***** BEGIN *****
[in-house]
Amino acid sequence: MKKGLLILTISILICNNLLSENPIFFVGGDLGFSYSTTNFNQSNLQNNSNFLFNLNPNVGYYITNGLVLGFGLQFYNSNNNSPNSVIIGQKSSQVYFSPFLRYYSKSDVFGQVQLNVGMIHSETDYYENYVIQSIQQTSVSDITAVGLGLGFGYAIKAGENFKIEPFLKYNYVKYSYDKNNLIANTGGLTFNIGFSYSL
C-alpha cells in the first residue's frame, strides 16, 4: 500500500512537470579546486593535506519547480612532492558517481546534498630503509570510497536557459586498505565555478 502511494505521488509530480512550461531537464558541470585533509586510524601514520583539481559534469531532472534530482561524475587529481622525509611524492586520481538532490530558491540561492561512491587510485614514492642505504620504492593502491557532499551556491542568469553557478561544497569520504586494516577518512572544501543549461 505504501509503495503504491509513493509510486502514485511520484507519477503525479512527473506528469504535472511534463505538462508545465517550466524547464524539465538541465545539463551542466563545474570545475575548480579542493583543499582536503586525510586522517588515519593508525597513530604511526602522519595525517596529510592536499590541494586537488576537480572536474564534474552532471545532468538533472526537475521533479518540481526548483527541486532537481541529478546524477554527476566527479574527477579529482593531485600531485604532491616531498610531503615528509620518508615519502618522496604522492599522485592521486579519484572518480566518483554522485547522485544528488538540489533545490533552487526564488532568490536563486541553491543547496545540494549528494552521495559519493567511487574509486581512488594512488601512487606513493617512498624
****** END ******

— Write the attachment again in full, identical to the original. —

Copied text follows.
[in-house]
Amino acid sequence: MKKGLLILTISILICNNLLSENPIFFVGGDLGFSYSTTNFNQSNLQNNSNFLFNLNPNVGYYITNGLVLGFGLQFYNSNNNSPNSVIIGQKSSQVYFSPFLRYYSKSDVFGQVQLNVGMIHSETDYYENYVIQSIQQTSVSDITAVGLGLGFGYAIKAGENFKIEPFLKYNYVKYSYDKNNLIANTGGLTFNIGFSYSL
C-alpha cells in the first residue's frame, strides 16, 4: 500500500512537470579546486593535506519547480612532492558517481546534498630503509570510497536557459586498505565555478 502511494505521488509530480512550461531537464558541470585533509586510524601514520583539481559534469531532472534530482561524475587529481622525509611524492586520481538532490530558491540561492561512491587510485614514492642505504620504492593502491557532499551556491542568469553557478561544497569520504586494516577518512572544501543549461 505504501509503495503504491509513493509510486502514485511520484507519477503525479512527473506528469504535472511534463505538462508545465517550466524547464524539465538541465545539463551542466563545474570545475575548480579542493583543499582536503586525510586522517588515519593508525597513530604511526602522519595525517596529510592536499590541494586537488576537480572536474564534474552532471545532468538533472526537475521533479518540481526548483527541486532537481541529478546524477554527476566527479574527477579529482593531485600531485604532491616531498610531503615528509620518508615519502618522496604522492599522485592521486579519484572518480566518483554522485547522485544528488538540489533545490533552487526564488532568490536563486541553491543547496545540494549528494552521495559519493567511487574509486581512488594512488601512487606513493617512498624